THE city council have decided we shouldn't 'dwell' on what happened twenty years ago.
They've sent us this statement:
‘We do not forget the events of that day nor seek to downplay them. We recognise and respect the courage shown by the emergency services and Mancunians and the resilient spirit shown by the city. But nor do we choose to dwell on the events of June 15, 1996, every five years.
‘The regeneration of Manchester began in the early 1990s with the transformation of Hulme and the regeneration of the city centre was already gathering pace long before the bomb. While it is the case that some of these plans were further accelerated in the aftermath of the bomb, it is a myth that the IRA bomb somehow kick-started the regeneration of the city.
‘Other events from the Olympic bid and 2002 Commonwealth Games to Manchester International Festival to the opening and expansion of Metrolink and growth of Manchester Airports Groups to the city's increasing ability to attract international investment have had a much more significant impact on the regeneration of the city.
‘Rather than harking back to one moment in the city’s eventful history, we prefer as a council to look forward. Northern Ireland, in whose politics the bombing had its roots, has thankfully moved on. The world has moved on. Manchester has moved on.’
There’s an interesting choice of words in this statement: ‘harking back’, ‘dwell upon’, ‘moved on’. There is something wilful about this official ignoring of the IRA bomb, and apparently the Police are adopting the same attitude. It’s not a position many share.
History cannot be undone however unpleasant it is
There is to be a Radio 4 documentary about the subject. Other BBC TV and radio outlets will be covering the event. There will be countless newspaper articles.
Meanwhile there is to be a major event in Urbis this Wednesday and several events on the anniversary date of 15 June.
The Urbis event is a trailblazer for Manchester Histories Festival (3-12 June) and includes key figures associated with the rebuild of the affected areas such as Ian Simpson and Martha Schwartz. The festival is council supported and hosting a number of events centred on the ‘bomb’ including a production at HOME called On Corporation Street.
History cannot be undone however unpleasant it is. Just as families will mark key anniversaries, it is natural that countries and cities should do the same, and they usually do. Manchester will be the centre of the national commemorations for the Battle of the Somme on Friday 1 July. Ireland marked the anniversary of the Easter Rising this year. They were natural responses to major moments.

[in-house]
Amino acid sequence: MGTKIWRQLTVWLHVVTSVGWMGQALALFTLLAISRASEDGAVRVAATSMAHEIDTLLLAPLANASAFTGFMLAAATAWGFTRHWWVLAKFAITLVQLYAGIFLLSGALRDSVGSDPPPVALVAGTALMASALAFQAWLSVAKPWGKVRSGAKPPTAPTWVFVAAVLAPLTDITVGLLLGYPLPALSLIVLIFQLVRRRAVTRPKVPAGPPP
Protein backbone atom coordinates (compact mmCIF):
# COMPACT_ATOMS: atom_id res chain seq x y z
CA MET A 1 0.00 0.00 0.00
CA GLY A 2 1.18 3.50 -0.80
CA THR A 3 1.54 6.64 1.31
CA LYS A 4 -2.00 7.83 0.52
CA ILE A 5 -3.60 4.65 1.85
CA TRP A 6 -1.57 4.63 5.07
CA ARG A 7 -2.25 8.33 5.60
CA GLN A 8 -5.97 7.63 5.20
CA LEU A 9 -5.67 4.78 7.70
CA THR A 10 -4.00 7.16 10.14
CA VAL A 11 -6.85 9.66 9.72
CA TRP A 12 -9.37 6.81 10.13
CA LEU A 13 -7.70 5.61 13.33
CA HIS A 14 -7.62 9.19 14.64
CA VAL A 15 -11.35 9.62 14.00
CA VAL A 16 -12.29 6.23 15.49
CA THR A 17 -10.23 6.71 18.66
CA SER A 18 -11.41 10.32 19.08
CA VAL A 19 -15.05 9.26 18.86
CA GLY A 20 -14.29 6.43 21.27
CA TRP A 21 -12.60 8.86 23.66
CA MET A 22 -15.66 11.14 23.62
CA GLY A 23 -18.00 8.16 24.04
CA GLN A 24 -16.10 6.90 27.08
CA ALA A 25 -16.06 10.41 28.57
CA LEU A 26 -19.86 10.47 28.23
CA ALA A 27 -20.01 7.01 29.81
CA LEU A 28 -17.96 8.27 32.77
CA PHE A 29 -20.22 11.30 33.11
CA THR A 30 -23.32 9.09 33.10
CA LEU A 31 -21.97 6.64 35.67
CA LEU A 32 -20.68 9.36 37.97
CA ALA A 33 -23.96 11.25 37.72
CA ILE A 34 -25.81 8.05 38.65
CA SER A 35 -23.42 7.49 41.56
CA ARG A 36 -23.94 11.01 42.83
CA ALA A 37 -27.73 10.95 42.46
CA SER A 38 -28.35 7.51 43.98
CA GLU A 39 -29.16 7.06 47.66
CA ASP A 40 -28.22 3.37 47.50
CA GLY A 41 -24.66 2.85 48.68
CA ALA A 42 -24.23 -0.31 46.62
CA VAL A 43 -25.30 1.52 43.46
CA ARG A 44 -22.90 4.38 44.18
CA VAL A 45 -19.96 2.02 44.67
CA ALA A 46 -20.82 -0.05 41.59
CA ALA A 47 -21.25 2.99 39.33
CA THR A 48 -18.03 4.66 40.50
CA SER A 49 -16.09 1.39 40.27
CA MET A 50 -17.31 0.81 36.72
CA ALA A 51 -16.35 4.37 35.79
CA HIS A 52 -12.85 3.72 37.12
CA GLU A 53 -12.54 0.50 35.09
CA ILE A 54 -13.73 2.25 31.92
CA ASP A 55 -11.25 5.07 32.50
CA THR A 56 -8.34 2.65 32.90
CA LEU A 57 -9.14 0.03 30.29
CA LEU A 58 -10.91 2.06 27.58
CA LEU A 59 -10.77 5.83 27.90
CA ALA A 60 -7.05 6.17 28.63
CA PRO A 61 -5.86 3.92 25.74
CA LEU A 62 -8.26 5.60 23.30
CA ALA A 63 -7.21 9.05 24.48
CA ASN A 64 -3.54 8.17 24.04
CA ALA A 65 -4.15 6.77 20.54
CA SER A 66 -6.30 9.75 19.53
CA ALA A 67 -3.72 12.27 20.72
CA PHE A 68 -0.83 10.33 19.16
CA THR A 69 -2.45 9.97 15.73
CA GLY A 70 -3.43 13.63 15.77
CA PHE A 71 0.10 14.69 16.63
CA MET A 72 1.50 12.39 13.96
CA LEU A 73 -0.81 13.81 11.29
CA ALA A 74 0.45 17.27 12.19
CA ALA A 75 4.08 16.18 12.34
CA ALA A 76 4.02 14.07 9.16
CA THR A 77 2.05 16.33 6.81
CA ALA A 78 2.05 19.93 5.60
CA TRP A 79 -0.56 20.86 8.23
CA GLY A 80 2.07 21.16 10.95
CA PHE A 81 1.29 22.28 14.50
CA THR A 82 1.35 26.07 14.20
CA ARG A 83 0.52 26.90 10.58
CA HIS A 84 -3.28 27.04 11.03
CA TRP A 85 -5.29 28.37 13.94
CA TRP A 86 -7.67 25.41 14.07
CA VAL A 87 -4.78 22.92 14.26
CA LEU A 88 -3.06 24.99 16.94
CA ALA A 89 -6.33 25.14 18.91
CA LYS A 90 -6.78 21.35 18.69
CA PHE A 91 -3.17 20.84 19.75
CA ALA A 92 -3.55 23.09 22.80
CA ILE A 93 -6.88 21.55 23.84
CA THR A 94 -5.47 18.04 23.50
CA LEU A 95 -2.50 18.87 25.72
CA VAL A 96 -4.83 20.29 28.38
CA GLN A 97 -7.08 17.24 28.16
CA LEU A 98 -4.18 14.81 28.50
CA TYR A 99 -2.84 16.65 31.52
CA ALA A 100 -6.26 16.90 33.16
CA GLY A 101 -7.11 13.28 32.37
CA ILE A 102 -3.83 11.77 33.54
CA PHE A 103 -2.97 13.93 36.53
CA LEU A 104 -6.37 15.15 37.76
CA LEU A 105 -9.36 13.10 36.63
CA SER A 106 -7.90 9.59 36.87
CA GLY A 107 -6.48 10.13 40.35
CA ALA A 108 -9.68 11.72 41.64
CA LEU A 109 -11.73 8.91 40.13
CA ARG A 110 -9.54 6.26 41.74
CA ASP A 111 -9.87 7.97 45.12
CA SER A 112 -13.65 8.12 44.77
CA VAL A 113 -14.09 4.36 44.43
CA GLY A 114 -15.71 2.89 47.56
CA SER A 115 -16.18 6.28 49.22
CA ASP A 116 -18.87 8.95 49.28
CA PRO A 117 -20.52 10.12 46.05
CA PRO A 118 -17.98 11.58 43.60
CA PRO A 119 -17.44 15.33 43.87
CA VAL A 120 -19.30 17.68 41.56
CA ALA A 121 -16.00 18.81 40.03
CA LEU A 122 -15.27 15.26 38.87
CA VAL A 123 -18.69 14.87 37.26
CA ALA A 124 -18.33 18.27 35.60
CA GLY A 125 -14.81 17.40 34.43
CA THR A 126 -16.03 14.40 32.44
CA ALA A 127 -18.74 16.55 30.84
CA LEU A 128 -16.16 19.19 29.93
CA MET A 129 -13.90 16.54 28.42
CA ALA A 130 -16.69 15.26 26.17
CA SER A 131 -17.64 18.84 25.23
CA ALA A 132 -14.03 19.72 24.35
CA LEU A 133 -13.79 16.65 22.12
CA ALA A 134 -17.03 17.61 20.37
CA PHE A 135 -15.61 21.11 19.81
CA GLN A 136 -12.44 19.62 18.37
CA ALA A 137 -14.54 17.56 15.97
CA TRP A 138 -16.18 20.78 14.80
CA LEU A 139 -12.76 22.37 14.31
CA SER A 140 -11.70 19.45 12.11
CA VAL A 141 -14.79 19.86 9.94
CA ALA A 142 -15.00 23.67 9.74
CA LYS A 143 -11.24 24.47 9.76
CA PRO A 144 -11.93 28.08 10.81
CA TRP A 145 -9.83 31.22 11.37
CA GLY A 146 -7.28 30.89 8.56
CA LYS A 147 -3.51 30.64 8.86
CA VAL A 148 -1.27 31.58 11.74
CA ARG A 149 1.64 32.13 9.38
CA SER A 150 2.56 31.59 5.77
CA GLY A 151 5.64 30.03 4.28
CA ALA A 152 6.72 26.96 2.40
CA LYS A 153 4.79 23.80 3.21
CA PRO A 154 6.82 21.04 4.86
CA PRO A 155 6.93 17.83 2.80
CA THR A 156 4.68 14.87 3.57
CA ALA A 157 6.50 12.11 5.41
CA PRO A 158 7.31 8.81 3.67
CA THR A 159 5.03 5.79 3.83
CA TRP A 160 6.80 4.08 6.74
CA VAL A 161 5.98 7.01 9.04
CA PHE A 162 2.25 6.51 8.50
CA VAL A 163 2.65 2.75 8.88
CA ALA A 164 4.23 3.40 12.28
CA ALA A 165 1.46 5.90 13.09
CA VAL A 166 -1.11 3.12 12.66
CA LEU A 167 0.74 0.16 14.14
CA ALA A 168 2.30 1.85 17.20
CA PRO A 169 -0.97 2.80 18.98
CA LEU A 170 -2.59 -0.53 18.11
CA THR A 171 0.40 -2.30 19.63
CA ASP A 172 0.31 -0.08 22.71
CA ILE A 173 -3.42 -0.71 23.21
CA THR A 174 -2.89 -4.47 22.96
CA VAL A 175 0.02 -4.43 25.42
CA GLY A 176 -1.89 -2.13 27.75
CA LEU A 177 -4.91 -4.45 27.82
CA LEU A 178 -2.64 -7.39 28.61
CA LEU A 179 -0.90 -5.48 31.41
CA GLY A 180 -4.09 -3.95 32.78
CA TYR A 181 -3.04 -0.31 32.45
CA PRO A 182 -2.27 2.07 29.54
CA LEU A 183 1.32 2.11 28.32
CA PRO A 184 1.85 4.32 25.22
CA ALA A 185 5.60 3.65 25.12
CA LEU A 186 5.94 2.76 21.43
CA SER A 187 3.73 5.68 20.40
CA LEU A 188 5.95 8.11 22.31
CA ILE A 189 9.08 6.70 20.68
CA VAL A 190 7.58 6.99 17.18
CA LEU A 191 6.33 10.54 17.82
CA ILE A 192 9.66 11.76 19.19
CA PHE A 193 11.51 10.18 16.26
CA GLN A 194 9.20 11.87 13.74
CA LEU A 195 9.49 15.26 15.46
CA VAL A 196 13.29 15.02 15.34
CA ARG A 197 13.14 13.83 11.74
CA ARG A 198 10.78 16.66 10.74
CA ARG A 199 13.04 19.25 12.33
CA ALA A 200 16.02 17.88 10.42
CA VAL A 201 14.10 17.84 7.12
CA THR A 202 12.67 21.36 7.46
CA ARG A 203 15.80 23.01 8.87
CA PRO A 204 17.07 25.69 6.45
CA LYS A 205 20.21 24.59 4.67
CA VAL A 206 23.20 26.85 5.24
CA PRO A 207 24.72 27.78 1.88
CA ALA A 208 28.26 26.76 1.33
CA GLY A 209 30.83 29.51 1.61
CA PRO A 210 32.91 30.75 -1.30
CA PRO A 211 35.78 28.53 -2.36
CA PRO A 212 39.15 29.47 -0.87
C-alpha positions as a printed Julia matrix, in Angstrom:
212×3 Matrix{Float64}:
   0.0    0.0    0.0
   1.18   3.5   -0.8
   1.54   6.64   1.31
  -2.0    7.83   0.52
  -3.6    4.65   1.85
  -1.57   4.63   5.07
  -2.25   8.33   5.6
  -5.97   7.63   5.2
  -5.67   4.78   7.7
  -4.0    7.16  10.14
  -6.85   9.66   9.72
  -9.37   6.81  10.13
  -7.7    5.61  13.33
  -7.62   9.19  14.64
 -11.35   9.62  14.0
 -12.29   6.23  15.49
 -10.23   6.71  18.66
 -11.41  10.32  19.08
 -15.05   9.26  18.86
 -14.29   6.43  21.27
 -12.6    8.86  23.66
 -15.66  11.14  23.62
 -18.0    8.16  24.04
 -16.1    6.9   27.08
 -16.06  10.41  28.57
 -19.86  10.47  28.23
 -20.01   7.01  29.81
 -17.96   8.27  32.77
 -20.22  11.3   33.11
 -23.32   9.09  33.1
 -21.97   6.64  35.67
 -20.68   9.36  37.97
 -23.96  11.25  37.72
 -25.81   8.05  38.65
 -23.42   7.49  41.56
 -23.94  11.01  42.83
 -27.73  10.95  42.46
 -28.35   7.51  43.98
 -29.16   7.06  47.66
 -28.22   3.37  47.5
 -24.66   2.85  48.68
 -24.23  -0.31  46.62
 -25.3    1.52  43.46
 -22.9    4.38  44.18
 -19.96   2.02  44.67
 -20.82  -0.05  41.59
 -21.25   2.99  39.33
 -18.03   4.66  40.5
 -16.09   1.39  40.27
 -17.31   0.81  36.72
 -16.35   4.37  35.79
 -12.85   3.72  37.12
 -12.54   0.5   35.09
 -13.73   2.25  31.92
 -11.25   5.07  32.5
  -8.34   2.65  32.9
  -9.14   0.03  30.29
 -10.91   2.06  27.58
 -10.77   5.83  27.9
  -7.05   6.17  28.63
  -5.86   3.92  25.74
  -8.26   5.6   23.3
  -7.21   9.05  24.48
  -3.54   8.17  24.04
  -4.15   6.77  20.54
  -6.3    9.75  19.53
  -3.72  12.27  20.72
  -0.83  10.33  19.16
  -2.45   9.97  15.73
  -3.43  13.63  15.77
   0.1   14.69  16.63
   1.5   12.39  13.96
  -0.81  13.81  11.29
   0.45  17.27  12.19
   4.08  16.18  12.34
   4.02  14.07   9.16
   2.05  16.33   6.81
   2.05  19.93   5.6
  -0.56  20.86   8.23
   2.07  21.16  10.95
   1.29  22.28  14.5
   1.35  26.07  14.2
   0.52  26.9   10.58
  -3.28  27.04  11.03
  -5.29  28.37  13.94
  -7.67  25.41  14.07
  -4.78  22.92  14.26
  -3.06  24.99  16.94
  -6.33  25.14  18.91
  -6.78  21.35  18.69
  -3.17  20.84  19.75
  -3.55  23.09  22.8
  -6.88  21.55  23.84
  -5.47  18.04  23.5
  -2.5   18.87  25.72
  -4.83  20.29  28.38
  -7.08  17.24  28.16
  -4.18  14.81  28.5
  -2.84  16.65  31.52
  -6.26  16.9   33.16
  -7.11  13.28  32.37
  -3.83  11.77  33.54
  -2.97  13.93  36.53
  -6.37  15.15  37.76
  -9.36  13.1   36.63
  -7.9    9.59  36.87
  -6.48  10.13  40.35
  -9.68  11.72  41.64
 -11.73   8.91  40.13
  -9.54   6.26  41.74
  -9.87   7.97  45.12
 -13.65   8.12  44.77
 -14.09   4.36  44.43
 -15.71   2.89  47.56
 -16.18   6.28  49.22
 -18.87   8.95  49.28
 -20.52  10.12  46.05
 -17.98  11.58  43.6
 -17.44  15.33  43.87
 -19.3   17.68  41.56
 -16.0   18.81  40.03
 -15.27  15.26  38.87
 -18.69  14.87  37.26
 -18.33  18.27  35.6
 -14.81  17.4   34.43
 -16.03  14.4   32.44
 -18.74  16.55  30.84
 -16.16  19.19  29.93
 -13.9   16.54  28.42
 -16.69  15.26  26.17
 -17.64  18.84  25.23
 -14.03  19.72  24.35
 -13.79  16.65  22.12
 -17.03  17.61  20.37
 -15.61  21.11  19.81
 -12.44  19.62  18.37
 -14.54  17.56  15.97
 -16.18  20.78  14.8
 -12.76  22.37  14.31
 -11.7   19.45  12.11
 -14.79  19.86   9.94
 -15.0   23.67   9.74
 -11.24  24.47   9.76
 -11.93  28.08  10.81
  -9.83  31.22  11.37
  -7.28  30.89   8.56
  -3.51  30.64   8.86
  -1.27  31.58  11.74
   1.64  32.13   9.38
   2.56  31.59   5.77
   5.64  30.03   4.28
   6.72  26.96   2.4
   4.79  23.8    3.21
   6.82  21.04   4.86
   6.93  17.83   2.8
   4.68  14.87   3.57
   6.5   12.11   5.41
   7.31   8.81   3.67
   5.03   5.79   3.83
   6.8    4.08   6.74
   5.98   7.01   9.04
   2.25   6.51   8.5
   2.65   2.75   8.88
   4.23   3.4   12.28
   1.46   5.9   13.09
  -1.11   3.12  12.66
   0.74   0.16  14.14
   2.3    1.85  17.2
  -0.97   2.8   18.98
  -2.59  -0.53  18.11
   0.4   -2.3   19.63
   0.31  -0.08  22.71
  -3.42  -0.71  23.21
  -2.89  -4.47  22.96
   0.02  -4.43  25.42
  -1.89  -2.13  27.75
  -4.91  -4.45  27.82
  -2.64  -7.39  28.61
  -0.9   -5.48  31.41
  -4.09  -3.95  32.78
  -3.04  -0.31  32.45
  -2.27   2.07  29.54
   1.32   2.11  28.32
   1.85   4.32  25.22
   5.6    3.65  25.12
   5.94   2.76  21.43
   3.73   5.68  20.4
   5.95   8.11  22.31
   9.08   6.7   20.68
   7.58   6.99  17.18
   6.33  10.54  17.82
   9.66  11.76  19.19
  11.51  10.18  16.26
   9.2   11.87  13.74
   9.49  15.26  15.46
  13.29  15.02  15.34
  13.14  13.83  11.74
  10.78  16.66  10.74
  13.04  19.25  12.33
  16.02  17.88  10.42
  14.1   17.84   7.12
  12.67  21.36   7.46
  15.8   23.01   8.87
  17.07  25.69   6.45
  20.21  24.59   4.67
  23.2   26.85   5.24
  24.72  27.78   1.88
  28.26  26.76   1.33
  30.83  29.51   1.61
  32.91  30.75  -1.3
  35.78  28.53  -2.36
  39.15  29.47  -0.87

The IRA bomb of 1996 was just such a major moment for Manchester.
It is the most natural thing in the world to mark its significance two decades on which is why so many are doing so. Worse, this official silence passes up an excuse to explode a myth - if you forgive the expression. So, while the bomb was significant, it’s significance has been over-stated.
In the council statement there is a key paragraph.
It reads: ‘The regeneration of Manchester began in the early 1990s with the transformation of Hulme and the regeneration of the city centre was already gathering pace long before the bomb. While it is the case that some of these plans were further accelerated in the aftermath of the bomb, it is a myth that the IRA bomb somehow kick-started the regeneration of the city.’
Confidential whole heartedly agrees.
As I wrote last week, ‘The bomb wasn't the beginning of a resurgent Manchester. Truth is the city had already intellectually changed by the time that big June bang put things back rather than pushed them forward. Olympic bids, the council deciding to work in partnership with commerce rather than against it, the movement back to city centre living, the re-birth of an urban sensibility, had already seen the Manchester mood swing upwards.
‘Of course, the media love a simplistic start moment, it loves to turn history into a sound bite, but there's something peculiarly nasty about this myth. How can a bomb that creates £700m of damage and injures 212 people ever be a positive? Maybe ask those 212 people whether they feel glad to have been part of the event that 'changed Manchester'.’
The council being involved could have hammered this point home. It seems perverse to talk of not dwelling on the past, when cities are all about the stories they tell themselves and are told about them. By not taking part in this conversation about this aspect of the Manchester story the city council doesn’t help its cause in demolishing the idea of the city’s helplessness pre-bomb.
The most irritating aspect of the way the bomb’s affect has been treated nationally and even closer to home is the condescension implicit in the line that Manchester needed the 'leg-up' of the bomb and couldn't have changed without the booster the bomb gave. That’s a nonsense and the council and other agencies should be part of adjusting the received wisdom over this part of our story.
Manchester was always going to be strong enough to beat the vile terrorists with their narrow agendas, long memories and willingness to kill. Any civic commemoration of the IRA bomb would be celebrating resilience and forward-thinking, not history of which we'd rather wash our hands. Since we constantly examine, re-examine, and retell so much of the city's achievement and history, ignoring this episode seems simply wrong.